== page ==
In 2016, ear rots also caused minor losses through mycotoxin-contaminated corn grain. Plant pathologists estimated that 0.9 percent of the harvested grain in the United States and Ontario was contaminated in 2016.

Summary

Environmental conditions varied across the United States and Ontario in 2016, which affected the presence of and damage from many diseases.

The foliar disease gray leaf spot was most prevalent across northern states and Ontario in 2016, likely due to the warmer weather. Stalk rots continue to be important diseases across the United States and Ontario.

 

Disclaimer

The disease loss estimates in this publication were provided by members of the Corn Disease Working Group (CDWG). This information is only a guide. The values in this publication are not intended to be exact estimates of corn yield losses due to diseases. The members of the CDWG used the most appropriate means available to estimate disease losses and assume no liability resulting from the use of these estimates.

Reference to products in this publication is not intended to be an endorsement to the exclusion of others that may be similar. Individuals using such products assume responsibility for their use in accordance with current directions of the manufacturer.

Previous annual editions of this document were published as Purdue Extension publication BP-96.

 

 Authors

Daren Mueller......Iowa State University
Kiersten Wise............Purdue University
Adam Sisson........Iowa State University

Contributors

The following individuals contributed to this publication: 

Arkansas............................Travis Faske
Colorado.......Bruce Bosley, Ron Meyer
Delaware.................Nathan Kleczewski
Illinois................................Angie Peltier
Indiana.............................Kiersten Wise
Iowa............................Alison Robertson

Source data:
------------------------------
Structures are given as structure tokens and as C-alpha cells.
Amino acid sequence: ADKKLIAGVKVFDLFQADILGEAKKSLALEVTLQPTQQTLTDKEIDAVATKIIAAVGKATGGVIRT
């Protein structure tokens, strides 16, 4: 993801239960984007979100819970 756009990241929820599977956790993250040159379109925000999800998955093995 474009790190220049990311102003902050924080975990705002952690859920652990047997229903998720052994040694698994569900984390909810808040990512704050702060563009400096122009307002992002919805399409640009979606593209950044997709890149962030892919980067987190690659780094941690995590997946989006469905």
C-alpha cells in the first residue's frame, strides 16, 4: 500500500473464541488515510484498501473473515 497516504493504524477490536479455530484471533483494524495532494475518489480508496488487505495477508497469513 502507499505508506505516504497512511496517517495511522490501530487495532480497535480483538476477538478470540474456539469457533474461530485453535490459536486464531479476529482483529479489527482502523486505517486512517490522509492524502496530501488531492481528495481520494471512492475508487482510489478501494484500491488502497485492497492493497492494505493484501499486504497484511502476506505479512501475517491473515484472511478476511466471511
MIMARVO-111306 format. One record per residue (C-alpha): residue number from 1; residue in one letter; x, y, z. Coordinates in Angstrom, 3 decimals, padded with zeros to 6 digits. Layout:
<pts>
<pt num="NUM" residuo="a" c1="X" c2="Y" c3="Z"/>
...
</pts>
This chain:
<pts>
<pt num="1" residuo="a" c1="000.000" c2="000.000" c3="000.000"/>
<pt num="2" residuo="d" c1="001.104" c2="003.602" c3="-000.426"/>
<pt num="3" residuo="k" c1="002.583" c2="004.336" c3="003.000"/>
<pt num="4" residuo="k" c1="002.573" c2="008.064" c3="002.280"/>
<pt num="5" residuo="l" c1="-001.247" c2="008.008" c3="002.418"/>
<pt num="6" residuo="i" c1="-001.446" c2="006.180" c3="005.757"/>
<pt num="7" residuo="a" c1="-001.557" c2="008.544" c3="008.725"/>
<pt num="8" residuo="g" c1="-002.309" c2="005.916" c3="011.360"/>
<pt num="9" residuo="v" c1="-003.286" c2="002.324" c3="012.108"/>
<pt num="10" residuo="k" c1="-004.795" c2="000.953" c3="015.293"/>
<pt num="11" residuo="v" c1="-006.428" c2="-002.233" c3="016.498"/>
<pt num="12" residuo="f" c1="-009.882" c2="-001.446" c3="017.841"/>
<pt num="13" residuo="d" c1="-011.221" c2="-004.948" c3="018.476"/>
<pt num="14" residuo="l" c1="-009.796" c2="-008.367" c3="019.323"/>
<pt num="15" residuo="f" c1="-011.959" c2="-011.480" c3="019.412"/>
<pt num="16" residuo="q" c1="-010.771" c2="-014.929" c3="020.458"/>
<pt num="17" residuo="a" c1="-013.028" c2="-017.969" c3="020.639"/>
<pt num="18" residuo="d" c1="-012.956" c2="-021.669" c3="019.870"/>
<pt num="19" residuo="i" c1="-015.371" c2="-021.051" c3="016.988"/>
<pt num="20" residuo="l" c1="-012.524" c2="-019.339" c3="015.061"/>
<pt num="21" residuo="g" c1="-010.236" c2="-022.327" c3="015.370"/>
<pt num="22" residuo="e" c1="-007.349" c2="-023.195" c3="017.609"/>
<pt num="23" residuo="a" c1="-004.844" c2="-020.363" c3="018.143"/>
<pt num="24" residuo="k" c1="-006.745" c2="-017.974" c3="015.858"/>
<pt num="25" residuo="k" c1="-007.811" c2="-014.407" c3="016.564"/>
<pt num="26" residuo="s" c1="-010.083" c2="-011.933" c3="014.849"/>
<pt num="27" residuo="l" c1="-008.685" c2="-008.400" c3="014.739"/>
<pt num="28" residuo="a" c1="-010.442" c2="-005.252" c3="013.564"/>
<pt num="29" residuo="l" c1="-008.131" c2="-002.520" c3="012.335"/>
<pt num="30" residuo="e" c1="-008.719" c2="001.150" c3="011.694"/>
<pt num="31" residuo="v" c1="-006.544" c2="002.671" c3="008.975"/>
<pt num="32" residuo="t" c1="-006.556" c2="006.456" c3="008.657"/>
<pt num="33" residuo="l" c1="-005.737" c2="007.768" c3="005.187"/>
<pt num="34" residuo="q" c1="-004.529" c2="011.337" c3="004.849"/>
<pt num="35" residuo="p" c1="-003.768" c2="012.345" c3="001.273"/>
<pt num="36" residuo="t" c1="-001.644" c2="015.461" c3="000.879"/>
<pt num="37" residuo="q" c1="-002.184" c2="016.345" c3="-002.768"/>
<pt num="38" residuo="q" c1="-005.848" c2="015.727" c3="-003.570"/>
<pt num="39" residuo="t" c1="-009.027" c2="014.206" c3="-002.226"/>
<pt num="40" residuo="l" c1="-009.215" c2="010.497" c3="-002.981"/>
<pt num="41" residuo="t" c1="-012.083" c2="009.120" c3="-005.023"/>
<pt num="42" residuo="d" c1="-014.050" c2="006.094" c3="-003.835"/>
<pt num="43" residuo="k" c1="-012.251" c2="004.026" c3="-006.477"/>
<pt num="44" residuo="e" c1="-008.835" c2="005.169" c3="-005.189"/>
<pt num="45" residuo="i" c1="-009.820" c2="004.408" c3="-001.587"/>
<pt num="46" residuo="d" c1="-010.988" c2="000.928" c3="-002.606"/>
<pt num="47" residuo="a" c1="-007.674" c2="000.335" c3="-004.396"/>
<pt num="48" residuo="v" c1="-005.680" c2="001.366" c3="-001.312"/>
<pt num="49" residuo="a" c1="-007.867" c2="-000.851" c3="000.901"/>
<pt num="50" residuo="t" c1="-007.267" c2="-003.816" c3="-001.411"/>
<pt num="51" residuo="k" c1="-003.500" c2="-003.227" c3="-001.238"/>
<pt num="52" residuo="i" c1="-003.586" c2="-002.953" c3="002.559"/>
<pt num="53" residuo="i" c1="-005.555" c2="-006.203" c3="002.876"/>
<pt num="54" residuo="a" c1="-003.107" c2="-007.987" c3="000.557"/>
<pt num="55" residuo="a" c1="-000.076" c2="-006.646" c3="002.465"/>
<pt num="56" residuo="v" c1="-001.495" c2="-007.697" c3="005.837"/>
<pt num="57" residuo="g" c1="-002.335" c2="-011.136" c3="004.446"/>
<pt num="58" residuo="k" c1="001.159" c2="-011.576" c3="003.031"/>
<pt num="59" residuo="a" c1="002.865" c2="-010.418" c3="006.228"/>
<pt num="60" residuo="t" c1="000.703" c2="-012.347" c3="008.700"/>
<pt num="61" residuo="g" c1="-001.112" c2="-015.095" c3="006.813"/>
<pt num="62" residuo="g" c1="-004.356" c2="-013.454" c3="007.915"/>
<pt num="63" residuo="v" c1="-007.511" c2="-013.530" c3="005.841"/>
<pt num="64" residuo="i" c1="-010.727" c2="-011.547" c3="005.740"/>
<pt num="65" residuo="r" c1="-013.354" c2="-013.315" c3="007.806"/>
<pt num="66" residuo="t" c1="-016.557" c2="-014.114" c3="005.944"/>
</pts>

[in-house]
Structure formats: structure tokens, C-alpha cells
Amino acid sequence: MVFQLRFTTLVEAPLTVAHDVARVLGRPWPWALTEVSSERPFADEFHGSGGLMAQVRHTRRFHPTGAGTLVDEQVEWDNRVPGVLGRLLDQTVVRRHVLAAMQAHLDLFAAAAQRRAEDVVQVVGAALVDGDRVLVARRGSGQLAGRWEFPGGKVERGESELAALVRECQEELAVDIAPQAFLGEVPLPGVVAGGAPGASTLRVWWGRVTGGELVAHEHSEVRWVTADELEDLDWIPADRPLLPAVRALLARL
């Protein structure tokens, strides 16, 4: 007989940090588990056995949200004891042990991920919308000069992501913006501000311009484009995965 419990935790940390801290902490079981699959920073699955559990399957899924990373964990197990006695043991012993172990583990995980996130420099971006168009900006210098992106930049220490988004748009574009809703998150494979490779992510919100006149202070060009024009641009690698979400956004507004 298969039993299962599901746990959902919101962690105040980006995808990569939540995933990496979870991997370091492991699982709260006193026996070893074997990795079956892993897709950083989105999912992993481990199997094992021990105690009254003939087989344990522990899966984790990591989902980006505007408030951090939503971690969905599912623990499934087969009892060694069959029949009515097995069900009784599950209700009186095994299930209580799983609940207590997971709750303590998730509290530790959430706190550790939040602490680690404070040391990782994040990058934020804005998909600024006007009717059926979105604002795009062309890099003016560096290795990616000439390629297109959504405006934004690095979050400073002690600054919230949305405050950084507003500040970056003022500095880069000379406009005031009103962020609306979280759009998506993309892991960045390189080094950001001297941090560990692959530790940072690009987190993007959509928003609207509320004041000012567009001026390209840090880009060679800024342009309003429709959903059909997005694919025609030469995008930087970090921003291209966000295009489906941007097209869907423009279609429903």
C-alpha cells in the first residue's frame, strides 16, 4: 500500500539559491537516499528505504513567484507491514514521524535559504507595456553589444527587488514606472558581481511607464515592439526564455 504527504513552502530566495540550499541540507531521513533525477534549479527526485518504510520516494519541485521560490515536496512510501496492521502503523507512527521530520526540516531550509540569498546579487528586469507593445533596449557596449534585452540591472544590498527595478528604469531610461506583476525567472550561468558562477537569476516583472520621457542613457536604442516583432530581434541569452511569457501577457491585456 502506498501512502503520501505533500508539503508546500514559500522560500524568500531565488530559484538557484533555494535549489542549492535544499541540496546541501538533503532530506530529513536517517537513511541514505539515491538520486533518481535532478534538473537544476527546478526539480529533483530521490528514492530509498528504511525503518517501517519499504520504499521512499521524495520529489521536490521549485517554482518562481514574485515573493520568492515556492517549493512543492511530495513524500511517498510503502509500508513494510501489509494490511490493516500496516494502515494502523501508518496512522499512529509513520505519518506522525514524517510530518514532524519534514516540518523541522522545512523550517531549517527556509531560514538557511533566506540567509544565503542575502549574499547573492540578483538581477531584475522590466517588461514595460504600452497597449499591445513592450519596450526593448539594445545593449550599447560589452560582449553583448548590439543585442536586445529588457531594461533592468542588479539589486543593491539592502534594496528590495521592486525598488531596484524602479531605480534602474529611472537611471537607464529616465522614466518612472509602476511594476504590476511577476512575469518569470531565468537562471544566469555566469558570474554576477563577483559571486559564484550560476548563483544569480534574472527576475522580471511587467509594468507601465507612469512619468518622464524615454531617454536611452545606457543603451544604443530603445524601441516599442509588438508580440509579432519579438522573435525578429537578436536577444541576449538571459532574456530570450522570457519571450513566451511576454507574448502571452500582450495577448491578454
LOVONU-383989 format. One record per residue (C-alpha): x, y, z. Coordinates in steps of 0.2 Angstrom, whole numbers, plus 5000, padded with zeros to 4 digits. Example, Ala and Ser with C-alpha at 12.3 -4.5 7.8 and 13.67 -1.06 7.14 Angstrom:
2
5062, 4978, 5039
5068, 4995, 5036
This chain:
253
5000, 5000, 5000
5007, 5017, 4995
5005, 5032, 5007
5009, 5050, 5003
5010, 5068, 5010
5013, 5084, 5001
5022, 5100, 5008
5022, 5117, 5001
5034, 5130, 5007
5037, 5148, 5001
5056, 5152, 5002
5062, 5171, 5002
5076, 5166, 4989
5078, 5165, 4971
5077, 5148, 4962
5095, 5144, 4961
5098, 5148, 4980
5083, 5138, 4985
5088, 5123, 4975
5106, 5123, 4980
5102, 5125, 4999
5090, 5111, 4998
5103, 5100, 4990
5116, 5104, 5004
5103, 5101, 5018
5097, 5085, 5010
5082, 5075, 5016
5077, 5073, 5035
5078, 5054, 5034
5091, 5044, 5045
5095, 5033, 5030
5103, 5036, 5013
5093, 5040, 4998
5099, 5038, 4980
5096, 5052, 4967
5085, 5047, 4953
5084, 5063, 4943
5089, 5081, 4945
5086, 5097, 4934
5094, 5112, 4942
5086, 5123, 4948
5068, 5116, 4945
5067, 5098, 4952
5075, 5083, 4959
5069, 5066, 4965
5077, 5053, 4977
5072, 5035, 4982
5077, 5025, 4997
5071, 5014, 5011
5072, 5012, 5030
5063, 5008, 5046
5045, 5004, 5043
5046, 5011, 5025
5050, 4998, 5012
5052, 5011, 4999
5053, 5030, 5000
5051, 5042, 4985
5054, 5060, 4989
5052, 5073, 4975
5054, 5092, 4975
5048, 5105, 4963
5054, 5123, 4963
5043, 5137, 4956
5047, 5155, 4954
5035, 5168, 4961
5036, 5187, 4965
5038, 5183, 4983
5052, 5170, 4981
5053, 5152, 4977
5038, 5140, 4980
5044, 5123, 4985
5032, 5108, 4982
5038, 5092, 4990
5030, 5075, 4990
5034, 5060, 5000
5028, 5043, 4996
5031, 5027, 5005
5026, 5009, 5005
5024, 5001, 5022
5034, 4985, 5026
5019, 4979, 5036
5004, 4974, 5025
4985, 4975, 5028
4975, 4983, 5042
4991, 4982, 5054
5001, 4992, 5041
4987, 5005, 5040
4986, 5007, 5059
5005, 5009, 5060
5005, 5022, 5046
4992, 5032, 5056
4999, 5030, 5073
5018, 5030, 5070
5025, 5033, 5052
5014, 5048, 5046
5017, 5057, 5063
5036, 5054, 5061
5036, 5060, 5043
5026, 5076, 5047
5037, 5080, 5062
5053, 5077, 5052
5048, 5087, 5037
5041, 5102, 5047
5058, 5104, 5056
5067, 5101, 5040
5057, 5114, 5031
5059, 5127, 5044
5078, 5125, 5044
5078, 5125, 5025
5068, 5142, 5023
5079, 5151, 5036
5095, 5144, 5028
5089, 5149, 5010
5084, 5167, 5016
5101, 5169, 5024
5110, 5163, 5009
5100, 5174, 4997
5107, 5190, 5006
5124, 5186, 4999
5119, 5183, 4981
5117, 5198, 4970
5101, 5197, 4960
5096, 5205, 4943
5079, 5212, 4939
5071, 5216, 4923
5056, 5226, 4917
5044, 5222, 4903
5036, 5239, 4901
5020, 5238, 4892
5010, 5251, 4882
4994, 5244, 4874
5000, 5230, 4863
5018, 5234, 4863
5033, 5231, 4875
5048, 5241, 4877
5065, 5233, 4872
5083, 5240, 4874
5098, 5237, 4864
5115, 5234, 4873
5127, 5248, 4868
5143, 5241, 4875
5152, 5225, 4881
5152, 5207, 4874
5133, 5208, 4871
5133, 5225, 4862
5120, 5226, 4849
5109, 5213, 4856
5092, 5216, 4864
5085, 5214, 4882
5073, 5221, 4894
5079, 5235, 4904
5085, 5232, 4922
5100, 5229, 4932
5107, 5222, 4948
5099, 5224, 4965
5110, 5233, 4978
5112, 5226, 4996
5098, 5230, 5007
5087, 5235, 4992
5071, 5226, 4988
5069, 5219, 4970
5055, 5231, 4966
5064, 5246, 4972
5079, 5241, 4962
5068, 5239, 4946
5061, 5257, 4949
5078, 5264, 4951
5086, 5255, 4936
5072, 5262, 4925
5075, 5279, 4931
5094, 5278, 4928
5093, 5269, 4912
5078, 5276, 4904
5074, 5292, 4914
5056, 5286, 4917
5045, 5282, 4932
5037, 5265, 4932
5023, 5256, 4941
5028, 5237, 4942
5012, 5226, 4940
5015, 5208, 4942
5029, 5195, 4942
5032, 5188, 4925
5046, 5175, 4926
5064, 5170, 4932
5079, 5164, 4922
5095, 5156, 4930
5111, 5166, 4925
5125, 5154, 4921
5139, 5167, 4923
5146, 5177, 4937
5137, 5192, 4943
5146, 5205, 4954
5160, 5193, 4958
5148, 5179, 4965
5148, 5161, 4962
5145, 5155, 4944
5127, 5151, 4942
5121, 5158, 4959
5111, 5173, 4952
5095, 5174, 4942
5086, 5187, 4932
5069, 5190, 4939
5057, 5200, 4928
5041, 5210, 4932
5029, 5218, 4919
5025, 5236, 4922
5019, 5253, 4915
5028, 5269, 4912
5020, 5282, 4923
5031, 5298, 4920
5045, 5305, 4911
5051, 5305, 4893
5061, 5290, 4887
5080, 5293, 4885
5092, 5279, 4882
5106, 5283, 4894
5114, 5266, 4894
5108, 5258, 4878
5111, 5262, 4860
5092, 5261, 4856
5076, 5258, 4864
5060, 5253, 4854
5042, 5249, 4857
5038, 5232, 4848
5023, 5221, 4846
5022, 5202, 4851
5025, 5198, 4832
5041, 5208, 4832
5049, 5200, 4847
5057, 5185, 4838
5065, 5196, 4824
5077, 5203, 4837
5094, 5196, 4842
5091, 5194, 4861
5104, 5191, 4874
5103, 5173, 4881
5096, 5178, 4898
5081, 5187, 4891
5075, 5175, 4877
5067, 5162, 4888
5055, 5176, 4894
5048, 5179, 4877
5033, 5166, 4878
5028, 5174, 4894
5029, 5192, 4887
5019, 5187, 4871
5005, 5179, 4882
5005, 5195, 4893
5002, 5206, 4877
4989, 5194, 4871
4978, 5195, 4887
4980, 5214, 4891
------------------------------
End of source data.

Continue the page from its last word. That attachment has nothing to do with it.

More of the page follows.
Kansas...............................Doug Jardine
Kentucky.............................Carl Bradley
Louisiana........................Clayton Hollier
Maryland.................Nathan Kleczewski
Michigan..........................Marty Chilvers
Minnesota.........................Dean Malvick
Mississippi..............................Tom Allen
Missouri...............................Bill Wiebold
Nebraska........................Tamra Jackson
New York......................Gary Bergstrom
North Carolina............... Steve Koennig
North Dakota...............Andrew Friskop
Ohio.......................................Pierce Paul
Ontario..............................Albert Tenuta
Pennsylvania:Greg Roth, Alyssa Collins
South Dakota.................. Connie Tande
Tennessee.........................Heather Kelly
Texas.....................................Tom Isakeit
Wisconsin.........................Damon Smith

 

 

Find Out More

The Crop Protection Network (CPN) is a multi-state and international collaboration of university and provincial extension specialists, and public and private professionals who provide unbiased, research-based information to farmers and agricultural personnel. Our goal is to communicate relevant information that will help professionals identify and manage field crop diseases. 

Find more crop disease resources at CropProtectionNetwork.org.

Acknowledgements

In addition to support from USDA-NIFA, this project was funded in part through Growing Forward 2 (GF2), a federal-provincial territorial initiative. The Agricultural Adaptation Council assists in the delivery of GF2 in Ontario.

Design and production by Purdue Agricultural Communication.

Corn Disease Working Group

Members of the Corn Disease Working Group are university scientists from many institutions, including: University of Arkansas, Colorado State University, Cornell University, University of Guelph, University of Illinois, Iowa State University, Kansas State University, University of Kentucky, Louisiana State University, Michigan State University, University of Minnesota, Mississippi State University, University of Missouri, University of Nebraska, North Carolina Sate University, North Dakota State University, Penn State University, Purdue University, South Dakota State University, Texas A&M University, University of Wisconsin